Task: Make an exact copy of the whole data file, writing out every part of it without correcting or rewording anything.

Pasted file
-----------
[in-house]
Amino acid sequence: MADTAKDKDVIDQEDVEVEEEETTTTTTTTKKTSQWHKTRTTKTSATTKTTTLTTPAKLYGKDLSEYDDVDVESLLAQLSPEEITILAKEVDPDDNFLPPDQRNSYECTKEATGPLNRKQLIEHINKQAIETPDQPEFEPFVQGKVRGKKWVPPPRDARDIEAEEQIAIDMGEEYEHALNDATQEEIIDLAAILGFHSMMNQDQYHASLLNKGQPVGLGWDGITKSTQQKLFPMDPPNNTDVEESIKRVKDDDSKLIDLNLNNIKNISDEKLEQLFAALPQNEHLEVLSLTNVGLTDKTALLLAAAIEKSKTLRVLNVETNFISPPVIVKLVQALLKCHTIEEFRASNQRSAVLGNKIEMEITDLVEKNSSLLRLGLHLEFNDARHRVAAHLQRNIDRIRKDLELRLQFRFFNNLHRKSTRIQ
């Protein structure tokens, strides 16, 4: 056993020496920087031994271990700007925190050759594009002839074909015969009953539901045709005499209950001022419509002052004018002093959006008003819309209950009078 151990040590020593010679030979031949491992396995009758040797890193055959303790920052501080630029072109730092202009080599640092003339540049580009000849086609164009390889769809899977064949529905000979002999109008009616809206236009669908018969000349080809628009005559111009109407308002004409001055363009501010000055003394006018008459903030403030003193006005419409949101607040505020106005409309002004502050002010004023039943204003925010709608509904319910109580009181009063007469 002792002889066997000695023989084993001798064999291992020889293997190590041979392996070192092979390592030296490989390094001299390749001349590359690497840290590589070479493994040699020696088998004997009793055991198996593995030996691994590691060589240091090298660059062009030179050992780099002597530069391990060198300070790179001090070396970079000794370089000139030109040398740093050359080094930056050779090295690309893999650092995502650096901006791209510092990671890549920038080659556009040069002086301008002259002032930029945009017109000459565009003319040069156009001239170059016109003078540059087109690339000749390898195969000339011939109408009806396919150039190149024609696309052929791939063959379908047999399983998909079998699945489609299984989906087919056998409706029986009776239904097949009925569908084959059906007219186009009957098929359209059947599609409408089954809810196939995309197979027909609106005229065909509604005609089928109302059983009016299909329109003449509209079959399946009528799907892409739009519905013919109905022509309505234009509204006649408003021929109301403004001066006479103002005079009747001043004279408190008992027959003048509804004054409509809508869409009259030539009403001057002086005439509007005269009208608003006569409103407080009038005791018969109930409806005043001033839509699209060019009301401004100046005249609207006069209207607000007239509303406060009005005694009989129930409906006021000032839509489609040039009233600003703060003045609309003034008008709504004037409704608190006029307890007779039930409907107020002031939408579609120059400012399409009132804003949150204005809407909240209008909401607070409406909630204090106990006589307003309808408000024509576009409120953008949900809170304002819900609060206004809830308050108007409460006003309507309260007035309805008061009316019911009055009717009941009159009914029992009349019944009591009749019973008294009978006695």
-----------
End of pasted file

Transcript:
[in-house]
Amino acid sequence: MADTAKDKDVIDQEDVEVEEEETTTTTTTTKKTSQWHKTRTTKTSATTKTTTLTTPAKLYGKDLSEYDDVDVESLLAQLSPEEITILAKEVDPDDNFLPPDQRNSYECTKEATGPLNRKQLIEHINKQAIETPDQPEFEPFVQGKVRGKKWVPPPRDARDIEAEEQIAIDMGEEYEHALNDATQEEIIDLAAILGFHSMMNQDQYHASLLNKGQPVGLGWDGITKSTQQKLFPMDPPNNTDVEESIKRVKDDDSKLIDLNLNNIKNISDEKLEQLFAALPQNEHLEVLSLTNVGLTDKTALLLAAAIEKSKTLRVLNVETNFISPPVIVKLVQALLKCHTIEEFRASNQRSAVLGNKIEMEITDLVEKNSSLLRLGLHLEFNDARHRVAAHLQRNIDRIRKDLELRLQFRFFNNLHRKSTRIQ
């Protein structure tokens, strides 16, 4: 056993020496920087031994271990700007925190050759594009002839074909015969009953539901045709005499209950001022419509002052004018002093959006008003819309209950009078 151990040590020593010679030979031949491992396995009758040797890193055959303790920052501080630029072109730092202009080599640092003339540049580009000849086609164009390889769809899977064949529905000979002999109008009616809206236009669908018969000349080809628009005559111009109407308002004409001055363009501010000055003394006018008459903030403030003193006005419409949101607040505020106005409309002004502050002010004023039943204003925010709608509904319910109580009181009063007469 002792002889066997000695023989084993001798064999291992020889293997190590041979392996070192092979390592030296490989390094001299390749001349590359690497840290590589070479493994040699020696088998004997009793055991198996593995030996691994590691060589240091090298660059062009030179050992780099002597530069391990060198300070790179001090070396970079000794370089000139030109040398740093050359080094930056050779090295690309893999650092995502650096901006791209510092990671890549920038080659556009040069002086301008002259002032930029945009017109000459565009003319040069156009001239170059016109003078540059087109690339000749390898195969000339011939109408009806396919150039190149024609696309052929791939063959379908047999399983998909079998699945489609299984989906087919056998409706029986009776239904097949009925569908084959059906007219186009009957098929359209059947599609409408089954809810196939995309197979027909609106005229065909509604005609089928109302059983009016299909329109003449509209079959399946009528799907892409739009519905013919109905022509309505234009509204006649408003021929109301403004001066006479103002005079009747001043004279408190008992027959003048509804004054409509809508869409009259030539009403001057002086005439509007005269009208608003006569409103407080009038005791018969109930409806005043001033839509699209060019009301401004100046005249609207006069209207607000007239509303406060009005005694009989129930409906006021000032839509489609040039009233600003703060003045609309003034008008709504004037409704608190006029307890007779039930409907107020002031939408579609120059400012399409009132804003949150204005809407909240209008909401607070409406909630204090106990006589307003309808408000024509576009409120953008949900809170304002819900609060206004809830308050108007409460006003309507309260007035309805008061009316019911009055009717009941009159009914029992009349019944009591009749019973008294009978006695």